The low overall incidence of clinical events reported in our study may partly be explained by the inclusion criteria. Unstable patients with cardiogenic shock, renal failure, ongoing chest pain, nausea and persistent hyperglycaemia were excluded from the study, probably making a selection bias towards more glucometabolically normal patients with better prognosis.
Furthermore, the patients included were relatively young and previous studies have shown a close relationship between newly diagnosed abnormal glucose regulation and age [8
]. Additionally, a high proportion of our patients were diagnosed with single-vessel disease during coronary angiography [10
], which may have contributed to the low event-rate observed in both groups.
Systematic use of recommended treatment (evidenced based medications and revascularisation) has been shown to have a favourable impact on one-year prognosis in patients with diabetes and coronary artery disease [29
]. Patients in the present study were all treated by primary PCI in addition to a high proportion of patients on evidence based secondary prevention. All patients were treated according to guidelines regardless of glucometabolic status and this may explain the excellent prognosis observed in this STEMI population. Transient hyperglycaemia in patients with acute MI without known diabetes is common and is associated with worse outcome [19
]. However, it has been difficult to prove that glucose control by insulin-glucose infusion [30
] or insulin-glucose-potassium infusion [31
], improve survival in patients with acute MI.
The European guidelines on diabetes, pre-diabetes, and cardiovascular diseases recommend that patients with cardiovascular disease without known diabetes should be investigated with an OGTT [9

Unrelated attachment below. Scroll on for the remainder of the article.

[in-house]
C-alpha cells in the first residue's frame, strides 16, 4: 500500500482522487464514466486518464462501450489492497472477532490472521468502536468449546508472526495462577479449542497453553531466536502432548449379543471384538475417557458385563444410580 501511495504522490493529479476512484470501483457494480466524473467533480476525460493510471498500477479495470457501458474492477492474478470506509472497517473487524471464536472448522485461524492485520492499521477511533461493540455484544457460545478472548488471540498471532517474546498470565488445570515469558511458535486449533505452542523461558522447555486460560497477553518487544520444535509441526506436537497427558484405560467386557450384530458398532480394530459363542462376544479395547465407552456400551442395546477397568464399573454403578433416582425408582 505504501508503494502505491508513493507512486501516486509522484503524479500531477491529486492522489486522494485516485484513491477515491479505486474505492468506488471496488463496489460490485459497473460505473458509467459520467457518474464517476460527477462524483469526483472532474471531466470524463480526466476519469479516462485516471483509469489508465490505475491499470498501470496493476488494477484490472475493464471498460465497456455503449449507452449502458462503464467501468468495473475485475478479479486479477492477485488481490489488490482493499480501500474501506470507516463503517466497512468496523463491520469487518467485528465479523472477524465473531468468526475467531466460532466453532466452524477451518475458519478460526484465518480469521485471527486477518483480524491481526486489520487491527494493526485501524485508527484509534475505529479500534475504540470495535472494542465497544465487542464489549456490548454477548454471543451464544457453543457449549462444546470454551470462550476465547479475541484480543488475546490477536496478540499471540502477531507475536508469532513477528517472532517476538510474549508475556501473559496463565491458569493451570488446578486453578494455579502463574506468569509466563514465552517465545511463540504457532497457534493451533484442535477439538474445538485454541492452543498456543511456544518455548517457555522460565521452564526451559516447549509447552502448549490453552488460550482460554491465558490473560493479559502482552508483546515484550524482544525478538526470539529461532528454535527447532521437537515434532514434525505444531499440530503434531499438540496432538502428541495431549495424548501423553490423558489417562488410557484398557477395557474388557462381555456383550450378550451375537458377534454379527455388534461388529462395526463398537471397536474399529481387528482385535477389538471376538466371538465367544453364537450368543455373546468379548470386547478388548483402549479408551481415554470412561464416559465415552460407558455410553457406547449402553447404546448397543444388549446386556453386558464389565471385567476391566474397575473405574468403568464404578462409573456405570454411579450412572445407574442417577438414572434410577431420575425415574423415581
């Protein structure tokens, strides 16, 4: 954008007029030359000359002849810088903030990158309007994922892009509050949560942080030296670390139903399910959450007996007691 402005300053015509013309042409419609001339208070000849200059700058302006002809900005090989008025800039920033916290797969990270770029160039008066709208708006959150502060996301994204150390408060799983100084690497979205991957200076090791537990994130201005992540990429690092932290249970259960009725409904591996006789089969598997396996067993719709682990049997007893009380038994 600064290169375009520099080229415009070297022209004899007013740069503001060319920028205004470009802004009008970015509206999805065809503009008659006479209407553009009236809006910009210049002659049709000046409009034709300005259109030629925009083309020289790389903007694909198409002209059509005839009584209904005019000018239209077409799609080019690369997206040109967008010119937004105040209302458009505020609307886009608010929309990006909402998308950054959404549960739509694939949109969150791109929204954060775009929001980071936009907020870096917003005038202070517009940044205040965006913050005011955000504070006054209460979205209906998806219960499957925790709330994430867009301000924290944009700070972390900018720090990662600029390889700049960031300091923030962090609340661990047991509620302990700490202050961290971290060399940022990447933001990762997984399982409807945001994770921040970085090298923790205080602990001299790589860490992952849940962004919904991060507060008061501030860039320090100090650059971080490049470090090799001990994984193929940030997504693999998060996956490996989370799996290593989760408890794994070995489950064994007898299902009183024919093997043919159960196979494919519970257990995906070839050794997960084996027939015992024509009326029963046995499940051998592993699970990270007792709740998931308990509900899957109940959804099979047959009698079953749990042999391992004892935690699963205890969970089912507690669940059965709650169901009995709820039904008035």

], but whether the OGTT should be performed early after a first cardiovascular event or later in a stable condition is not defined. The present results suggest that OGTT screening of patients with acute STEMI without known diabetes should be performed in a stable condition during the post-MI follow-up.
The present study has certain limitations such as a possible selection bias towards more glucometabolically normal patients due to the exclusion of patients who were hemodynamically unstable, had severe renal failure and persistent hyperglycaemia. Accordingly, patients included, were somewhat younger than expected from a general STEMI population, had relatively few comorbidities and mainly one-vessel disease. It is possible that different results would be obtained in older MI patients since high age has been shown to be associated with ischemia related hyperglycaemia and poor glycemic control [28
All aspects taken together may explain the overall low incidence of clinical events during the follow-up period, but may also reflect the advances in modern treatment of STEMI with primary PCI in all patients and optimal post-infarction treatment. The association between abnormal glucose regulation classified by an OGTT and clinical outcome should be further investigated in forthcoming studies including primary PCI treated STEMI patients, with a prolonged follow-up period, using major cardiovascular events as a primary end-point.